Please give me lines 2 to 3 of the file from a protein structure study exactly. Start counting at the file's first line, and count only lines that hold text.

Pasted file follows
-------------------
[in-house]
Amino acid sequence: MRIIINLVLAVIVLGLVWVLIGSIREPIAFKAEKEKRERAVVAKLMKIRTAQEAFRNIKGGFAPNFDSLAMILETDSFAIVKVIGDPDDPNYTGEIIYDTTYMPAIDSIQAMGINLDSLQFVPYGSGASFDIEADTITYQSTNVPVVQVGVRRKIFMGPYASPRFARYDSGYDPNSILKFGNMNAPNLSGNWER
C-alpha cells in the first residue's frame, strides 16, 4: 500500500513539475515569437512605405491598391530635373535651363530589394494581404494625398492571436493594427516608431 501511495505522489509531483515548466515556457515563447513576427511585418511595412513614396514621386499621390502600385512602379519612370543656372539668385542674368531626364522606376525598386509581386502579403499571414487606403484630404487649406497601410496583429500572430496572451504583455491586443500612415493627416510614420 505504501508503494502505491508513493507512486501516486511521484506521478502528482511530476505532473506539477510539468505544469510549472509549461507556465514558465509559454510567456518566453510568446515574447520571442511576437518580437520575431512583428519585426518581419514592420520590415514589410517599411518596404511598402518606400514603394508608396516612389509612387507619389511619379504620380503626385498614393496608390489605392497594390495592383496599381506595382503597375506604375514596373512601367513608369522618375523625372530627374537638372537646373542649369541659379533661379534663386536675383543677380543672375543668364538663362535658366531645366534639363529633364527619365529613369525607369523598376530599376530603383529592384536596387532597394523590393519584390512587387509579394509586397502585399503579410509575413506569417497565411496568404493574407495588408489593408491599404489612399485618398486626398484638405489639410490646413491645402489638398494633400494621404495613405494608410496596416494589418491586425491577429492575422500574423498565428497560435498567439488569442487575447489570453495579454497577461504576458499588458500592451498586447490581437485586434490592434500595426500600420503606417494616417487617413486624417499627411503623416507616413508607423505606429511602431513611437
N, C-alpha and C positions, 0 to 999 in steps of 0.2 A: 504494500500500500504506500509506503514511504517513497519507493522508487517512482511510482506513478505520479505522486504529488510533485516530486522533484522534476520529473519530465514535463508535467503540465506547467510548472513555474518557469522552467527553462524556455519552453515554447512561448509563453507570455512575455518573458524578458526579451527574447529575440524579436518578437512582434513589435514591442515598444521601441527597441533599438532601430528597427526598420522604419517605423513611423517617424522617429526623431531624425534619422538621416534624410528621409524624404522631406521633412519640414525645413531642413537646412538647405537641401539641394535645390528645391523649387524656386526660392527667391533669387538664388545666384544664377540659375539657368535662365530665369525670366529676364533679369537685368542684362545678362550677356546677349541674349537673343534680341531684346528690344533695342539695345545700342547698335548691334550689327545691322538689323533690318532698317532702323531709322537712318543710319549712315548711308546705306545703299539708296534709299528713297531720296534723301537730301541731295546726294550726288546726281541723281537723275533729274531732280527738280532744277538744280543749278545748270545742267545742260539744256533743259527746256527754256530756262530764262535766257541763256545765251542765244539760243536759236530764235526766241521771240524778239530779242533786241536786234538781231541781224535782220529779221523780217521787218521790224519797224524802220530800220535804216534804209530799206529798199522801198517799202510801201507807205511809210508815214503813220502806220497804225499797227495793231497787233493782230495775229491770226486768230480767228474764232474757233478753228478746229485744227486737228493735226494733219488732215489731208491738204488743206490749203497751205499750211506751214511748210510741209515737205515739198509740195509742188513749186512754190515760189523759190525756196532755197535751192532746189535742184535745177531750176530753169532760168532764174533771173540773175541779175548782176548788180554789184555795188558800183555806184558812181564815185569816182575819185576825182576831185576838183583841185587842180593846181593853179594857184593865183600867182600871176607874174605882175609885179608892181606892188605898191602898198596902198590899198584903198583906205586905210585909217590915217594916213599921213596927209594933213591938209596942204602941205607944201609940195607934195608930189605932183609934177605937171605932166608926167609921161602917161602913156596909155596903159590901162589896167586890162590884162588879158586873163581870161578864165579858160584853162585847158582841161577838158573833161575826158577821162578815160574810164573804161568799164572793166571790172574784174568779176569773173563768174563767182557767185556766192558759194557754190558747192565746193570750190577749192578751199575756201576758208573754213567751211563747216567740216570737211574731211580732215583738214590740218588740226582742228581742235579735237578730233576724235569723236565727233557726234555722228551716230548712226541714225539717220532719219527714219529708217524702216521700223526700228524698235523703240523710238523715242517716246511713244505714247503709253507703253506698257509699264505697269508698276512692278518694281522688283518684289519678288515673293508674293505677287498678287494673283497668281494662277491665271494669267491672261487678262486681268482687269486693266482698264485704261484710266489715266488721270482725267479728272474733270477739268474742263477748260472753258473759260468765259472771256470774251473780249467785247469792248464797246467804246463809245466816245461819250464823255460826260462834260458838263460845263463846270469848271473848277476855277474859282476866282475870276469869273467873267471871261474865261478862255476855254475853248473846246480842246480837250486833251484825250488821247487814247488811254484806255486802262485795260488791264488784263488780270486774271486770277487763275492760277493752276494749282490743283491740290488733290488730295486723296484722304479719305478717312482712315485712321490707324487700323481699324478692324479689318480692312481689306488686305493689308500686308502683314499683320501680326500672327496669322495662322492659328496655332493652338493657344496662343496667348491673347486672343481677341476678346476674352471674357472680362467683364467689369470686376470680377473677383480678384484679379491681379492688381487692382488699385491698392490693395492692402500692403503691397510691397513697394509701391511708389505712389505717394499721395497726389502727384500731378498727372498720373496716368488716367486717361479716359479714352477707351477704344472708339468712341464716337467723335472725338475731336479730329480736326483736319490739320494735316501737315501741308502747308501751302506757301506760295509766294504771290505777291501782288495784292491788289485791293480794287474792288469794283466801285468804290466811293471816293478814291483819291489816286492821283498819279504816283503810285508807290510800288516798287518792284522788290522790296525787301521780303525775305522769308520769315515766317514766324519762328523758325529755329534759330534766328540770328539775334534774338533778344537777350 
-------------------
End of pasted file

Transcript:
Amino acid sequence: MRIIINLVLAVIVLGLVWVLIGSIREPIAFKAEKEKRERAVVAKLMKIRTAQEAFRNIKGGFAPNFDSLAMILETDSFAIVKVIGDPDDPNYTGEIIYDTTYMPAIDSIQAMGINLDSLQFVPYGSGASFDIEADTITYQSTNVPVVQVGVRRKIFMGPYASPRFARYDSGYDPNSILKFGNMNAPNLSGNWER
C-alpha cells in the first residue's frame, strides 16, 4: 500500500513539475515569437512605405491598391530635373535651363530589394494581404494625398492571436493594427516608431 501511495505522489509531483515548466515556457515563447513576427511585418511595412513614396514621386499621390502600385512602379519612370543656372539668385542674368531626364522606376525598386509581386502579403499571414487606403484630404487649406497601410496583429500572430496572451504583455491586443500612415493627416510614420 505504501508503494502505491508513493507512486501516486511521484506521478502528482511530476505532473506539477510539468505544469510549472509549461507556465514558465509559454510567456518566453510568446515574447520571442511576437518580437520575431512583428519585426518581419514592420520590415514589410517599411518596404511598402518606400514603394508608396516612389509612387507619389511619379504620380503626385498614393496608390489605392497594390495592383496599381506595382503597375506604375514596373512601367513608369522618375523625372530627374537638372537646373542649369541659379533661379534663386536675383543677380543672375543668364538663362535658366531645366534639363529633364527619365529613369525607369523598376530599376530603383529592384536596387532597394523590393519584390512587387509579394509586397502585399503579410509575413506569417497565411496568404493574407495588408489593408491599404489612399485618398486626398484638405489639410490646413491645402489638398494633400494621404495613405494608410496596416494589418491586425491577429492575422500574423498565428497560435498567439488569442487575447489570453495579454497577461504576458499588458500592451498586447490581437485586434490592434500595426500600420503606417494616417487617413486624417499627411503623416507616413508607423505606429511602431513611437